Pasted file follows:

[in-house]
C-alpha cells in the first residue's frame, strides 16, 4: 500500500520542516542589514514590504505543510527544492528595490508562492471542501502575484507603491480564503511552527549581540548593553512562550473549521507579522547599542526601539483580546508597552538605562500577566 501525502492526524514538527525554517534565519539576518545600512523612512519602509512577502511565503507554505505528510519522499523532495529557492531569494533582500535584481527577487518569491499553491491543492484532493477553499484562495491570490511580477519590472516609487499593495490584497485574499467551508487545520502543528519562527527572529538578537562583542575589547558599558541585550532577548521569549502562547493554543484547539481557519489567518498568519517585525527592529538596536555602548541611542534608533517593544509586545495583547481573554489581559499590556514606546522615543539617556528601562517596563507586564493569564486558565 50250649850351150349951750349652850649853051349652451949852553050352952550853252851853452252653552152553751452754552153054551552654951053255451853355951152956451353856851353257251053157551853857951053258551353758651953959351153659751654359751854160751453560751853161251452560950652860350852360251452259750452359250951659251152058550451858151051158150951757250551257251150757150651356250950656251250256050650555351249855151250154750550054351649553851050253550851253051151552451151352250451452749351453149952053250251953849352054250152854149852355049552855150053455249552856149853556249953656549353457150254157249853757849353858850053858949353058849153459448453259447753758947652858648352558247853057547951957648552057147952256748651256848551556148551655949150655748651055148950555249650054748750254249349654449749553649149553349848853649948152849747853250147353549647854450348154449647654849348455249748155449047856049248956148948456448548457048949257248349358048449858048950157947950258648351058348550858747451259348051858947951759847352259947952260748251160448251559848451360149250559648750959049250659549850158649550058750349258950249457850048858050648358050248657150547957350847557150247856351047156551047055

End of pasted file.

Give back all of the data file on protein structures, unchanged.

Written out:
[in-house]
C-alpha cells in the first residue's frame, strides 16, 4: 500500500520542516542589514514590504505543510527544492528595490508562492471542501502575484507603491480564503511552527549581540548593553512562550473549521507579522547599542526601539483580546508597552538605562500577566 501525502492526524514538527525554517534565519539576518545600512523612512519602509512577502511565503507554505505528510519522499523532495529557492531569494533582500535584481527577487518569491499553491491543492484532493477553499484562495491570490511580477519590472516609487499593495490584497485574499467551508487545520502543528519562527527572529538578537562583542575589547558599558541585550532577548521569549502562547493554543484547539481557519489567518498568519517585525527592529538596536555602548541611542534608533517593544509586545495583547481573554489581559499590556514606546522615543539617556528601562517596563507586564493569564486558565 50250649850351150349951750349652850649853051349652451949852553050352952550853252851853452252653552152553751452754552153054551552654951053255451853355951152956451353856851353257251053157551853857951053258551353758651953959351153659751654359751854160751453560751853161251452560950652860350852360251452259750452359250951659251152058550451858151051158150951757250551257251150757150651356250950656251250256050650555351249855151250154750550054351649553851050253550851253051151552451151352250451452749351453149952053250251953849352054250152854149852355049552855150053455249552856149853556249953656549353457150254157249853757849353858850053858949353058849153459448453259447753758947652858648352558247853057547951957648552057147952256748651256848551556148551655949150655748651055148950555249650054748750254249349654449749553649149553349848853649948152849747853250147353549647854450348154449647654849348455249748155449047856049248956148948456448548457048949257248349358048449858048950157947950258648351058348550858747451259348051858947951759847352259947952260748251160448251559848451360149250559648750959049250659549850158649550058750349258950249457850048858050648358050248657150547957350847557150247856351047156551047055